From Pam Rohr, author of Blended but not Broken – Hope and Encouragement for Blended Families:
“I feel so happy that they’ve included me into their already established family.” This quote came from a dad I recently met who had married a widow with two kids. His wife and her children, of course, were already a family, and now he has been included into their family to create a new family. I sensed that he has really done some things right, and his appreciative and loving attitude spoke volumes as to the approach he most likely took to blending himself into his wife and kid’s family. Here are a few tips from my friend’s experience:
1) He probably did not come into the new family with the attitude of, “I’m the one in charge now, since I’m the man of the house, so everyone’s going to do things my way!”
If he had done this, he would have had quite a rebellion on his hands. First from the kids, who need to have a real relationship established before new rules are demanded on them; and second from his wife, who would have been insulted as to how she had already been running her home. So, instead of trying to change things up, he probably conformed to their already established home.
Now, his needs are important, too. But instead of coming into this established family and making them all change to his way of doing things, he has been able to adapt to their way of doing things.
As time progresses and there is something going on that he just cannot agree with, he and his wife will have to come to an agreement about the change, and then inform the kids together that this is what THEY, the parents, have decided for the family.
2) He most likely allowed the relationships with his new kids to develop naturally. He didn’t force himself upon them, but neither did he neglect them. He may have even carved out extra time with each kid separately so that he could get to know them and allow them to get to know him. By doing this, he’s letting them know that he’s interested and he wants to be an active part of their lives.
3) He probably stood by his wife in her decisions regarding the kids. He is a support to her. And as she sees his love for her kids, she will feel safer with the way he would like to do things. If a parent feels that their spouse does not love their children, it’s very hard to relinquish the authority that would otherwise be given if she knew he loved her kids.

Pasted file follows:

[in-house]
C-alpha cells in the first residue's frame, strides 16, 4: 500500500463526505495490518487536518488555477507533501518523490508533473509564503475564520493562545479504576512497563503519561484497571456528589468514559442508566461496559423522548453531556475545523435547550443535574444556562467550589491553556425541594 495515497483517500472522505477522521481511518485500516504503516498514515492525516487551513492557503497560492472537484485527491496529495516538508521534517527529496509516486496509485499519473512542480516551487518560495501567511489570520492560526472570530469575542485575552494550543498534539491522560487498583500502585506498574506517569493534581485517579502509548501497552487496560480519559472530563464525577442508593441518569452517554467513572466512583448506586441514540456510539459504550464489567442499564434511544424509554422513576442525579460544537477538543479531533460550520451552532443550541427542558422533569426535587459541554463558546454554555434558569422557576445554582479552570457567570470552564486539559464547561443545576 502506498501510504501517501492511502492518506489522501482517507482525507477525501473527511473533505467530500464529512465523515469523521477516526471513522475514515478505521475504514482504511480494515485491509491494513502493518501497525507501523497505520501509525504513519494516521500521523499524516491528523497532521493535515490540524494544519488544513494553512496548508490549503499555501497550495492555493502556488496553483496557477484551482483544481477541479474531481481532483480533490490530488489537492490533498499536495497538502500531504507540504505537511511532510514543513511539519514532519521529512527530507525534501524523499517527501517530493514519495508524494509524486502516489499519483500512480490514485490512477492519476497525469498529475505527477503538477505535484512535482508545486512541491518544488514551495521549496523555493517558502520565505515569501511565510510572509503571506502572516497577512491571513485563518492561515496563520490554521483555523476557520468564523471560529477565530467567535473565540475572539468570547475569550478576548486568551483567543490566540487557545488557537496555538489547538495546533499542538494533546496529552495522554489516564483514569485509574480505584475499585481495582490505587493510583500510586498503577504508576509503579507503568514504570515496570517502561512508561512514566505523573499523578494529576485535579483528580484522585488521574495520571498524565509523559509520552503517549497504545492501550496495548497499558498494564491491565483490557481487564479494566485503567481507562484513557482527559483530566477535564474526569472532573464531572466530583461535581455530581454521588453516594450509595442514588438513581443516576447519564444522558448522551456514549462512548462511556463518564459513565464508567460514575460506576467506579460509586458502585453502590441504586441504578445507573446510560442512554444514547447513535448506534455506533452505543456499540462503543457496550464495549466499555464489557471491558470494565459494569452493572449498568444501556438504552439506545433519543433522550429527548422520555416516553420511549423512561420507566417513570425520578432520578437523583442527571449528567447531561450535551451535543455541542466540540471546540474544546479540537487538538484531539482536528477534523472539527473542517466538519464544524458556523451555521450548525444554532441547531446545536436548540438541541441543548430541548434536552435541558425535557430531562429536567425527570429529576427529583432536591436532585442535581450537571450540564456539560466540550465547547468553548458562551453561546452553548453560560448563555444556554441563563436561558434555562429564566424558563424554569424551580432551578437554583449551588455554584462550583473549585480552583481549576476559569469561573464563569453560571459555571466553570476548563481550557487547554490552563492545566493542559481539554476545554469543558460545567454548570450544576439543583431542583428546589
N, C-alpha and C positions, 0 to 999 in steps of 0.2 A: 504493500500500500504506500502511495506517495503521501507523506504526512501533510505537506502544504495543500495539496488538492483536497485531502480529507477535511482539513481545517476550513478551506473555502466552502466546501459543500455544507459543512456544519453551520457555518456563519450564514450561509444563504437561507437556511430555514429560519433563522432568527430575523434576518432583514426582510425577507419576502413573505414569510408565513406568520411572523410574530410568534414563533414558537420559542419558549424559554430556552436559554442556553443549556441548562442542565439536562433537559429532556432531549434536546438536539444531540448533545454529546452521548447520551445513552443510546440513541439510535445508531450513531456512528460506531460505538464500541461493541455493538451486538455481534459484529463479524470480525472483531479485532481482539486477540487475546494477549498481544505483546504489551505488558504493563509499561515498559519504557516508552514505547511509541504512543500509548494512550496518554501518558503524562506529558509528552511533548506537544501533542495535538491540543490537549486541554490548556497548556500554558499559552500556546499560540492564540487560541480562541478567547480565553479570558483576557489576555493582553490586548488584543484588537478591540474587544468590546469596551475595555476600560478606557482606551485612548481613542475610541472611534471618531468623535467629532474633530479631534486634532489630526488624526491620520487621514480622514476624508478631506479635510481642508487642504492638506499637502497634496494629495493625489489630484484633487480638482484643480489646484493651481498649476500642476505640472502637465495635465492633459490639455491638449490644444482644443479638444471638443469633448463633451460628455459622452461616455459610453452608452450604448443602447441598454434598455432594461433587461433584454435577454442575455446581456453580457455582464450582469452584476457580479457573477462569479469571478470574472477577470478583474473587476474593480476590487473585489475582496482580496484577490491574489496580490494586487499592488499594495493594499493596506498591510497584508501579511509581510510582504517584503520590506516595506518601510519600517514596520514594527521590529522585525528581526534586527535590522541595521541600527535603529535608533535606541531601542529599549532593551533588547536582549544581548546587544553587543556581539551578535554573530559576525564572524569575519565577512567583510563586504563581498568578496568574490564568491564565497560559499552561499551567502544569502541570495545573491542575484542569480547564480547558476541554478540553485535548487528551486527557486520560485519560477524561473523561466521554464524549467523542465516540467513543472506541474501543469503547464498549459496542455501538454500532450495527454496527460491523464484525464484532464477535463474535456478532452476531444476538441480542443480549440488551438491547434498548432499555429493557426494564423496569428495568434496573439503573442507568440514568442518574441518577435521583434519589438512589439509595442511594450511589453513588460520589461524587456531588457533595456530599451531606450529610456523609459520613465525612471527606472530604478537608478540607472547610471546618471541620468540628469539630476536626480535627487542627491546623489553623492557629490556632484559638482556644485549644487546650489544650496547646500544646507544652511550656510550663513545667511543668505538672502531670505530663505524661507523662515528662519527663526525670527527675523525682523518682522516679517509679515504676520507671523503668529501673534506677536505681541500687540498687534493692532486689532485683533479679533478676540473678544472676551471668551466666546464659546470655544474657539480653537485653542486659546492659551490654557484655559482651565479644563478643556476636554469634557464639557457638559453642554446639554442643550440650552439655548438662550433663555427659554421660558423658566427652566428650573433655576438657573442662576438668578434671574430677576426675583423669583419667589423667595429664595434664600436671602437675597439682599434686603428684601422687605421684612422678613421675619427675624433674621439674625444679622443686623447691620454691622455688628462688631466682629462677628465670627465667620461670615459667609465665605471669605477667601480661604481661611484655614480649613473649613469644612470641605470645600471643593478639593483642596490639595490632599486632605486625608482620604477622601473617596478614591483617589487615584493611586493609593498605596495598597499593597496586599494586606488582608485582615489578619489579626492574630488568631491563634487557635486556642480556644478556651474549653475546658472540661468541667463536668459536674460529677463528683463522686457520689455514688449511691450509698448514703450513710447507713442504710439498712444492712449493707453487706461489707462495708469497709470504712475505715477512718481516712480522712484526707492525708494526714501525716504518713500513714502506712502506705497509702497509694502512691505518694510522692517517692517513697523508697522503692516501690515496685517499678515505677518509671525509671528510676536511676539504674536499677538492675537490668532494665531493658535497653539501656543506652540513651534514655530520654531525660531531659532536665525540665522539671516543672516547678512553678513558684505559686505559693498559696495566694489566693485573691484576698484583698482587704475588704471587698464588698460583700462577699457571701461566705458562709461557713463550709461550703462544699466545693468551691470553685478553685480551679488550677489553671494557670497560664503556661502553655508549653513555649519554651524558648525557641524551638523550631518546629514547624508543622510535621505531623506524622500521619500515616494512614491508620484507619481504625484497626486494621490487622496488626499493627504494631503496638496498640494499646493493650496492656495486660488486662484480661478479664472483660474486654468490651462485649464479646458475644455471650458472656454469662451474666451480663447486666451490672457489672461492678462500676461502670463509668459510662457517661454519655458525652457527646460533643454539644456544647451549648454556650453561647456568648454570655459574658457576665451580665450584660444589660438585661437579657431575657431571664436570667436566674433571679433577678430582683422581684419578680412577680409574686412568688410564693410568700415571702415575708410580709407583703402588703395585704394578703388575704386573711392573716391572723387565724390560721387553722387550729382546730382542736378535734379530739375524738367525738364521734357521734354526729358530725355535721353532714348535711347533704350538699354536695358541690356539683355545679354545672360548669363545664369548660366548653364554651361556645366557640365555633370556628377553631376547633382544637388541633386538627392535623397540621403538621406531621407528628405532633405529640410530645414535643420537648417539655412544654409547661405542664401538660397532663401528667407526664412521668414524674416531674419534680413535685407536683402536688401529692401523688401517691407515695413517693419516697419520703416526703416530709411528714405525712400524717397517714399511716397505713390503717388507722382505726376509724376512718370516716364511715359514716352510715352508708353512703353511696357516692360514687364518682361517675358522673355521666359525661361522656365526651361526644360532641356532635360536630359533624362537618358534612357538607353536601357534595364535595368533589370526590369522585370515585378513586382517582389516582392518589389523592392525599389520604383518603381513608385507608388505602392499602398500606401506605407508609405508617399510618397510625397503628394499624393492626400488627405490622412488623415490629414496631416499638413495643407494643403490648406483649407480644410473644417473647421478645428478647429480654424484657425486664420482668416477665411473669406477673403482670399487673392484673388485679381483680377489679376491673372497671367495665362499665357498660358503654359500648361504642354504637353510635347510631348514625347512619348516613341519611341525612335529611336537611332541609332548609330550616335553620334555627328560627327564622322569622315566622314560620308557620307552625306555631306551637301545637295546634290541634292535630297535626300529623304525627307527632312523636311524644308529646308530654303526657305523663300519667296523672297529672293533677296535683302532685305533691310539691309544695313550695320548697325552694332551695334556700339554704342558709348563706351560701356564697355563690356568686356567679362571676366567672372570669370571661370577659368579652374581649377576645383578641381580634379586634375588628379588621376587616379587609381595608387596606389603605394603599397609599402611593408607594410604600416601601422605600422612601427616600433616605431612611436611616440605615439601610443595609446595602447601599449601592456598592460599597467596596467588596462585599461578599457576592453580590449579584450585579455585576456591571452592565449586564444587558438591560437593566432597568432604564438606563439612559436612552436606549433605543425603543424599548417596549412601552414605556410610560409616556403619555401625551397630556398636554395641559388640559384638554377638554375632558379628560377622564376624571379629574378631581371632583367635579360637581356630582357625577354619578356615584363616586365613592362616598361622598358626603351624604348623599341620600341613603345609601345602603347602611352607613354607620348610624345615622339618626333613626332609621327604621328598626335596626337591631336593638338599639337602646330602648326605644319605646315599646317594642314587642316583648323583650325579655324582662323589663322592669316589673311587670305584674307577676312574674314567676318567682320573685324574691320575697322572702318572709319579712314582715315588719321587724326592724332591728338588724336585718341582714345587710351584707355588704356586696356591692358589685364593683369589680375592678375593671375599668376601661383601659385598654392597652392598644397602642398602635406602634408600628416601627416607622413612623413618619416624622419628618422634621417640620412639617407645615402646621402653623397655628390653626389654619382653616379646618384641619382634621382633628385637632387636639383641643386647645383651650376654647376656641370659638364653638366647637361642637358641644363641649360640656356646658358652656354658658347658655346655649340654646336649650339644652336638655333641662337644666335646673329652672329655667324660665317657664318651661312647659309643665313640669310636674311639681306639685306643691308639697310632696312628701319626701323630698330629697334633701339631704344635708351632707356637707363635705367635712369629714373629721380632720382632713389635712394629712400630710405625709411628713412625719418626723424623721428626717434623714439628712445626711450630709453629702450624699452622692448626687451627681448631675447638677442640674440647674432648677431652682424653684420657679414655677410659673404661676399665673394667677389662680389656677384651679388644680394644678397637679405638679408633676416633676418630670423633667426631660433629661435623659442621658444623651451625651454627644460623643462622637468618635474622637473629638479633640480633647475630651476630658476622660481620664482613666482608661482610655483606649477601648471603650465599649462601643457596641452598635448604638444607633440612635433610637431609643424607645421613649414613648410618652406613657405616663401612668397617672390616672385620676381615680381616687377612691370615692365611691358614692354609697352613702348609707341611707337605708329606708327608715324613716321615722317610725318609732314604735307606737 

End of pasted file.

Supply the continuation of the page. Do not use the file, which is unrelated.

Now, liking and loving are two different things. Sometimes, even with our own kids, we don’t exactly like what they are doing or the choices they are making. Or maybe we don’t like their attitude.
But we love them. We want what’s best for them. We don’t give up on them.
When a parent sees their spouse love their children unconditionally, trust and unity are built. Loving your step-children will go a long way for your marriage. Coming into an already established family, as a man, may be a bit easier than for a woman coming into an already formed family. Usually more is expected of the woman in regards to the kids. Stereotypically, she is expected to take them to games, picking them up, making sure they get to school on time, meals, homework, chores, etc.
But over time, and as trust between the family members builds, she will have more of a say in what she would like in her family. She may see things that had been overlooked with the kids that need to be addressed. She may bring in some organization that may have been lacking.
Discussing the changes that you would like to make with your spouse – behind closed doors – is recommended. Then, together, you will let the kids know of the new change. Let the parent do the talking, so that the kids do not blame the new spouse.
Psalm 68:6 says, “God sets the lonely in families…”, so if you have been set in an already made family, be thankful and let Him use you to be the best parent and spouse for them.
For more tips on how to successfully blend your stepfamily, visit www.nouveaulifecoaching.com.
And for more encouraging and engaging podcasts and videos, visit the E-Squared Media Network at www.e2medianetwork.com.